Sunday, January 17, 2010

Mini Review - Anthem by Ayn Rand

One vs. Many. Singular vs. Plural. Ayn Rand knew better than anyone else that the needs of one far outweighed the needs of the many. The individual creative person would not and should not give in to serve the masses, even if it meant death to that person. Such thoughts and others were known as Objectivism, a philosophical theory created by Ayn Rand. Her literary works such as The Fountainhead (my favourite) and Atlas Shrugged clearly expressed Rand’s view of the world with special attention to who should rule and who should be ruled in the world. Such is the case with her smaller yet still powerful work Anthem, of which I read in about an hour and it left me feeling dizzy. We are forced to view the world in the future, when all people acknowledge themselves as WE and everything is shared. Although there is a council that makes the decisions for all, everyone is in a sort of caste system for life. No one smiles, no one creates and yet there is a sort of peace underneath it all. In this nightmarish world we hear a voice – Equality 7-2521 – who knows the rules of their world but begins to look for something more. Through their job of being a street sweeper, the fires of individuality burn, catching fire to another named Liberty 5-3000, whom Equality begins to call the Golden One. The rest of the book tells of how far they will go in order to answer the question inside of themselves: Who are we, then who am I? The use of I to describe a person is forbidden and yet Equality desires to do such a thing. Remembrance of the ways things used to be come forth to destroy this futuristic society, forcing people to remember what it used to be like and to remember that the individual is more powerful than the majority. Those are the thoughts of Ayn Rand for her time and the world now.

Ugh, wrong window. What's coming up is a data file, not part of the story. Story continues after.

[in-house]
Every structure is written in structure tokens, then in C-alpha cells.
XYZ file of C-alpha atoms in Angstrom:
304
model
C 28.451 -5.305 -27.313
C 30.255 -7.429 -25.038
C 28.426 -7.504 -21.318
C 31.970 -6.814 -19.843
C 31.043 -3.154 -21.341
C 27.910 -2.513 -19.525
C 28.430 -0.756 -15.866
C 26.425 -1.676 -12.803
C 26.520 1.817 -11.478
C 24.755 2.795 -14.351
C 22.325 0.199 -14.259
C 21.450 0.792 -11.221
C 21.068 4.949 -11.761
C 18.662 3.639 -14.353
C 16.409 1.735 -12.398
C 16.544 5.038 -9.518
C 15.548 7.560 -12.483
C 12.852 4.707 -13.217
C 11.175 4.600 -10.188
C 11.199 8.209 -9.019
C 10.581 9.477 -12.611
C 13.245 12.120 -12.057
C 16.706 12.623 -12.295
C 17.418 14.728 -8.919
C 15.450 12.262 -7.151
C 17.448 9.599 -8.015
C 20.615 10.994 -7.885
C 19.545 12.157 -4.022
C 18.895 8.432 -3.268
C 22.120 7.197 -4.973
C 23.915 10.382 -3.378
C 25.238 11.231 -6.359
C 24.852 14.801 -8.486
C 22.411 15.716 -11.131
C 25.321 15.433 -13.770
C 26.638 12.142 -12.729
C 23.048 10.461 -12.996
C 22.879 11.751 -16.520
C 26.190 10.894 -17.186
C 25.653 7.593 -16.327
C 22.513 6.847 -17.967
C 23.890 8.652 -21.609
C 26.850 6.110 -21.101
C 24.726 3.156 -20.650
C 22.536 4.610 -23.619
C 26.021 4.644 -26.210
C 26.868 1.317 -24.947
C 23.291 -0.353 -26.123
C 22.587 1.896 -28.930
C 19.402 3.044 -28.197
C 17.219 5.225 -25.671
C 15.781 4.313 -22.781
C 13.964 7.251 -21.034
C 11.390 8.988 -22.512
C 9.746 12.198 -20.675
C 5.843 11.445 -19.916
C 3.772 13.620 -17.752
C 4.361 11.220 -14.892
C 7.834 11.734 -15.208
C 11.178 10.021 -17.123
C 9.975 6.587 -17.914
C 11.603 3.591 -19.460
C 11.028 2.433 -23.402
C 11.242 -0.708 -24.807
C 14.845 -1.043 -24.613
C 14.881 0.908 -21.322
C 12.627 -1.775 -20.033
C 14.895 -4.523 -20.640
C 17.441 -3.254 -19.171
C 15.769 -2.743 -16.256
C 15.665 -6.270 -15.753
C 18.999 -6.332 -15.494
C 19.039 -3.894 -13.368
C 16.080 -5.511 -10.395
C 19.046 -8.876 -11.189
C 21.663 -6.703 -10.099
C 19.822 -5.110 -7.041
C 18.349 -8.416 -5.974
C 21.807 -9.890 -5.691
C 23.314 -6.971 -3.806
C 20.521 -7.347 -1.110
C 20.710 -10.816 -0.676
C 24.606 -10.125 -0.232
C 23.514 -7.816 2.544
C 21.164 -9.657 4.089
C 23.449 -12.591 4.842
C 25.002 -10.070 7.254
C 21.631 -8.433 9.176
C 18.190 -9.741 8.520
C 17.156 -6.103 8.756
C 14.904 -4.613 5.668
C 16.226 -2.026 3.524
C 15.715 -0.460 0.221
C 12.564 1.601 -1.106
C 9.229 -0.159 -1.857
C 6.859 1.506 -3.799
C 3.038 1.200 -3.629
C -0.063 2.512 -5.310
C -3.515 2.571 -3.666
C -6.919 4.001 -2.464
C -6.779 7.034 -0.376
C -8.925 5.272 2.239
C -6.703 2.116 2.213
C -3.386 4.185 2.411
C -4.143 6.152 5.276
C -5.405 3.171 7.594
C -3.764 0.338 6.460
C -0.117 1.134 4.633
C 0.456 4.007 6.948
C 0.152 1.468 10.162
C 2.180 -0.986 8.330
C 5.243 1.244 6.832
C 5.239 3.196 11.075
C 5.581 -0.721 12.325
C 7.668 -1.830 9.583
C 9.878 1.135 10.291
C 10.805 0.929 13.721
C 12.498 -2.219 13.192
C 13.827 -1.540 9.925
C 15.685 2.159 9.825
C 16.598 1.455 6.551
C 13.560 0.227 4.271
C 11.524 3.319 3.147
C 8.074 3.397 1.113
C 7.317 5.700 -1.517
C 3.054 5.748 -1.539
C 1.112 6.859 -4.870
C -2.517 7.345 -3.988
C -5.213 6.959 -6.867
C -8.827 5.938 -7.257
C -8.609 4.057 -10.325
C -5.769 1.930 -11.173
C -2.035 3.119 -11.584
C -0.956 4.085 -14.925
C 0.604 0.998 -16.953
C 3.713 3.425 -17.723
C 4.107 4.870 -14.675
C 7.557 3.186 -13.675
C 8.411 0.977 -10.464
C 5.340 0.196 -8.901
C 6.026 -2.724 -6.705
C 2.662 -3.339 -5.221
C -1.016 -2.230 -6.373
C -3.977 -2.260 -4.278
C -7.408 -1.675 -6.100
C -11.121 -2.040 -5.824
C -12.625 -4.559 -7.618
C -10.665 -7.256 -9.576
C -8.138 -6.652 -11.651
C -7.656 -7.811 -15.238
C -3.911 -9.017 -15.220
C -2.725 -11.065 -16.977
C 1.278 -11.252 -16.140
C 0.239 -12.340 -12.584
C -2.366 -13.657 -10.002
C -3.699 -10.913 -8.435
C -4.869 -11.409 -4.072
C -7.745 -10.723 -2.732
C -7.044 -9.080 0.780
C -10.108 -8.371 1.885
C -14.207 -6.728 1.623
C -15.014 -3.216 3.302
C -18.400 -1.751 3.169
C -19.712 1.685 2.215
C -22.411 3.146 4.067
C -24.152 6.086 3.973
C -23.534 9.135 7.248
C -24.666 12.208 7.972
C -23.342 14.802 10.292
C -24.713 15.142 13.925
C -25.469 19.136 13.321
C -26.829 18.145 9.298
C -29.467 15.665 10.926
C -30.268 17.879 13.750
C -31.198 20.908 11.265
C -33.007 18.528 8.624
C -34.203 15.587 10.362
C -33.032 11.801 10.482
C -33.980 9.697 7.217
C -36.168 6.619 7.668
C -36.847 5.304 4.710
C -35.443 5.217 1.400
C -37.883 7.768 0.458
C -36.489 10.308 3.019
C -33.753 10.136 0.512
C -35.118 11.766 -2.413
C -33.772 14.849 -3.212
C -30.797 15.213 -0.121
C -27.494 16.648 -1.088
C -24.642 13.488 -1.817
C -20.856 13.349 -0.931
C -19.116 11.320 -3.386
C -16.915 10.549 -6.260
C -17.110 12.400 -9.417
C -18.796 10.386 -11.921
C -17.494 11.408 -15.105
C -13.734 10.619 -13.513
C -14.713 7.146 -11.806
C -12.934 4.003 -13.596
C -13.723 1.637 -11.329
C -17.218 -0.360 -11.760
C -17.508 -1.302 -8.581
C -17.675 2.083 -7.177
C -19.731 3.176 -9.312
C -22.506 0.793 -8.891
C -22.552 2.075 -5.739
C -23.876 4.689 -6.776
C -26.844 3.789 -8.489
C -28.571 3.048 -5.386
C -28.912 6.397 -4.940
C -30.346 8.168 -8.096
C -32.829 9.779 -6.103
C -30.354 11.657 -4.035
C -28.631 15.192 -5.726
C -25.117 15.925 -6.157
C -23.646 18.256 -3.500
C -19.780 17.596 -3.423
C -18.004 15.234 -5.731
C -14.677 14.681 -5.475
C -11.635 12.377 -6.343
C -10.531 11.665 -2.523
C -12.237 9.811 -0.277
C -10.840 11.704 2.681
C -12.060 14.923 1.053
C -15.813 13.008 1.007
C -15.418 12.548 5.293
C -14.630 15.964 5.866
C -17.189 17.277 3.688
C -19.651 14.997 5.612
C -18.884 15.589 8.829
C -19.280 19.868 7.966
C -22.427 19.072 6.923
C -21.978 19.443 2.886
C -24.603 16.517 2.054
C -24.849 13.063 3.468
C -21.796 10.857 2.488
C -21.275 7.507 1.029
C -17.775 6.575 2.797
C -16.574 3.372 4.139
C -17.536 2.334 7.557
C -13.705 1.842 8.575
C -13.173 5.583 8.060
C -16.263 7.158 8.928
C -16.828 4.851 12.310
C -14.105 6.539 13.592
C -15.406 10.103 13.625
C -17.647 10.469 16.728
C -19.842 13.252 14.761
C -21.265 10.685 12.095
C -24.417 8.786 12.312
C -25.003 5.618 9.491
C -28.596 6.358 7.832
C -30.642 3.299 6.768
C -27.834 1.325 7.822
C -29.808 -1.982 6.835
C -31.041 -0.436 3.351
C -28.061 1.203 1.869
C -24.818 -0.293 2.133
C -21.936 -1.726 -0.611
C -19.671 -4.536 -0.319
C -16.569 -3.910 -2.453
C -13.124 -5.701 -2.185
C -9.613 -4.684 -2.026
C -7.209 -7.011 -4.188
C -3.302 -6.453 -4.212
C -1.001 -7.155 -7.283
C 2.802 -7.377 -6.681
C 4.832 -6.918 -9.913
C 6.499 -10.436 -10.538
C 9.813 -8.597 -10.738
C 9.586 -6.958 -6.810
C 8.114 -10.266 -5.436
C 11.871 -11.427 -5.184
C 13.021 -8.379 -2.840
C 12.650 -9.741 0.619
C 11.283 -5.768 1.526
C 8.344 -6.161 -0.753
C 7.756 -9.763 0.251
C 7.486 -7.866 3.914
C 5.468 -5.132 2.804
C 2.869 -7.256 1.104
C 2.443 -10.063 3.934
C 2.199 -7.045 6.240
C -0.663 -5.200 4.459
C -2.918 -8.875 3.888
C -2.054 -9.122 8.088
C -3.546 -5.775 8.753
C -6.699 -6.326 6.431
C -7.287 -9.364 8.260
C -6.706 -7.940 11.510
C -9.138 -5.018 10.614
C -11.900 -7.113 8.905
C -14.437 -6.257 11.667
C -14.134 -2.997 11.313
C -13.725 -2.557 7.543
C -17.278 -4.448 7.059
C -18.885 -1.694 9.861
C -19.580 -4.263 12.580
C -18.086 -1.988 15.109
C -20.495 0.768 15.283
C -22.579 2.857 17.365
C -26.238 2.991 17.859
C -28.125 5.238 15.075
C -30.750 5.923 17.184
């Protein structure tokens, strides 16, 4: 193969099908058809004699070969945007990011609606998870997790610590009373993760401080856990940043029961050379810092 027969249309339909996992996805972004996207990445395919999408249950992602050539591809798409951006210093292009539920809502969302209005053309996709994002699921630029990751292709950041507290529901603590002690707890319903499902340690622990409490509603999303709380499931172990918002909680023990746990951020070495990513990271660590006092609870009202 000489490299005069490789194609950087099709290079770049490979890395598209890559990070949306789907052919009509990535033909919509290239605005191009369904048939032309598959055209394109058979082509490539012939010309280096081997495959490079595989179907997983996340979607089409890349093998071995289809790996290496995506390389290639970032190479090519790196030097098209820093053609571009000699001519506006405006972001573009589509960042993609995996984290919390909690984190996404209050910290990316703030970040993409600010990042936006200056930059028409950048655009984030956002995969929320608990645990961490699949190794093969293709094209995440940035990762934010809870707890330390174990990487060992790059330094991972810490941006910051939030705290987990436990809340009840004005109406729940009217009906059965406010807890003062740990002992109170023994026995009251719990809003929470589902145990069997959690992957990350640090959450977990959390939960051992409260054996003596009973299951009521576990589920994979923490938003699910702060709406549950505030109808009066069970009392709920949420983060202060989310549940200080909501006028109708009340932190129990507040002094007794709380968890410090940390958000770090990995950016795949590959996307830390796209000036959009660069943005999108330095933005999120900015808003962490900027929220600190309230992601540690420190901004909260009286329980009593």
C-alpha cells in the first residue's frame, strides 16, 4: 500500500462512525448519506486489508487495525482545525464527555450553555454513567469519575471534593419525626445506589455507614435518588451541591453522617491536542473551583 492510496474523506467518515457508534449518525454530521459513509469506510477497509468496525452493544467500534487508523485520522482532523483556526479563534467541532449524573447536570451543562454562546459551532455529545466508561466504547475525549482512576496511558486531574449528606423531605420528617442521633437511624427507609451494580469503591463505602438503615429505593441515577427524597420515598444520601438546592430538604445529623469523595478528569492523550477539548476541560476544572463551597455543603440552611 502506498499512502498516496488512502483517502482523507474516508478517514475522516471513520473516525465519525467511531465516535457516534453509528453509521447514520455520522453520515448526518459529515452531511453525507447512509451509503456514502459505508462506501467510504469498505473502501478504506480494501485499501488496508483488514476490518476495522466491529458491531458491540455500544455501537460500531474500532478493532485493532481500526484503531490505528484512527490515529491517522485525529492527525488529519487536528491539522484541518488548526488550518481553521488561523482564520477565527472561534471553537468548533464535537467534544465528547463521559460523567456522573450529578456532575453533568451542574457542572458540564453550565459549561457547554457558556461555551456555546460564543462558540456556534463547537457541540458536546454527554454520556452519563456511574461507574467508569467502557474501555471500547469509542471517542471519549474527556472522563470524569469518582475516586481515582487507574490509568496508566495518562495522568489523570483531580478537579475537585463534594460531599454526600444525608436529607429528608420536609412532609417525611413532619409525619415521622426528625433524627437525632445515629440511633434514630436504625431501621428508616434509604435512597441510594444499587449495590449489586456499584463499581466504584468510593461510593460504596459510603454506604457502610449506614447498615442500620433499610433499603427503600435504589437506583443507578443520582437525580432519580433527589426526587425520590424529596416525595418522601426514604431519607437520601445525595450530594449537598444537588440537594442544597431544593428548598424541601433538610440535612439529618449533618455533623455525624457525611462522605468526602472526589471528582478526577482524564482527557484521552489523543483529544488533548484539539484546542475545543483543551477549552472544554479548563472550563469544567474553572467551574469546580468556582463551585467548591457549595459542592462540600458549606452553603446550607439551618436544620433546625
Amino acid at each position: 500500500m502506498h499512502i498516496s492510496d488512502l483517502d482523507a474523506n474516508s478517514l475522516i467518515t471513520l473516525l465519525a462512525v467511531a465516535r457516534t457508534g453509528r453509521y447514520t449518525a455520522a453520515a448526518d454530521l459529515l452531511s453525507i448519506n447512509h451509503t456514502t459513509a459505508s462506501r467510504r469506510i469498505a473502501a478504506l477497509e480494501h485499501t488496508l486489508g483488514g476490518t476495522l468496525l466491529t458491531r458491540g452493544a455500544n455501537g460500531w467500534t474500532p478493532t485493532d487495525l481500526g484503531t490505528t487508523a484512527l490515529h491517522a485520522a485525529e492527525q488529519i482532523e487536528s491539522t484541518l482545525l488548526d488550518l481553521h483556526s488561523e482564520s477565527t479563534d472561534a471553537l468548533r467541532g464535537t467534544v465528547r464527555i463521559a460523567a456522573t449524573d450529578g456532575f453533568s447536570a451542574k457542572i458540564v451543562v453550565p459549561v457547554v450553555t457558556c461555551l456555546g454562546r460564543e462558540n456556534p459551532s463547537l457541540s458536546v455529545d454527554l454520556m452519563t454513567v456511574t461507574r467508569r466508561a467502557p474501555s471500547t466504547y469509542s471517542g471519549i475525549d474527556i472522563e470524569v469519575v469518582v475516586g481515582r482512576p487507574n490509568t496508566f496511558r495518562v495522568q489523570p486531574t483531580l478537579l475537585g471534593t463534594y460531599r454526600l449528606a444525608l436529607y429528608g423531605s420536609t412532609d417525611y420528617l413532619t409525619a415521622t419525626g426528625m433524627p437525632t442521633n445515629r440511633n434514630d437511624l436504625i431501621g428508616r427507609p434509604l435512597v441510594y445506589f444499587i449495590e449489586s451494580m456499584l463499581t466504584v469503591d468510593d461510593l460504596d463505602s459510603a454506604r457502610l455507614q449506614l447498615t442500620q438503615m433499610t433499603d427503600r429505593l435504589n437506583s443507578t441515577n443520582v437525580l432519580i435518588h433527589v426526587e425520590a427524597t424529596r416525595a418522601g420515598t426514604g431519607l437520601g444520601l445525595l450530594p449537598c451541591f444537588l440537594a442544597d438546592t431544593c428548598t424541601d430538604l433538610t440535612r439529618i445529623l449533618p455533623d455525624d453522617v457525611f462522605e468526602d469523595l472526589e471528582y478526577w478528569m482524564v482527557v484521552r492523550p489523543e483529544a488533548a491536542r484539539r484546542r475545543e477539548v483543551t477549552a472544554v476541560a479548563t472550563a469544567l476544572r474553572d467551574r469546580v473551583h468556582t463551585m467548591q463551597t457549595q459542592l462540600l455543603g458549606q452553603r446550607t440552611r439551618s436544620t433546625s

Book Review - This Must be the Place by Anna Winger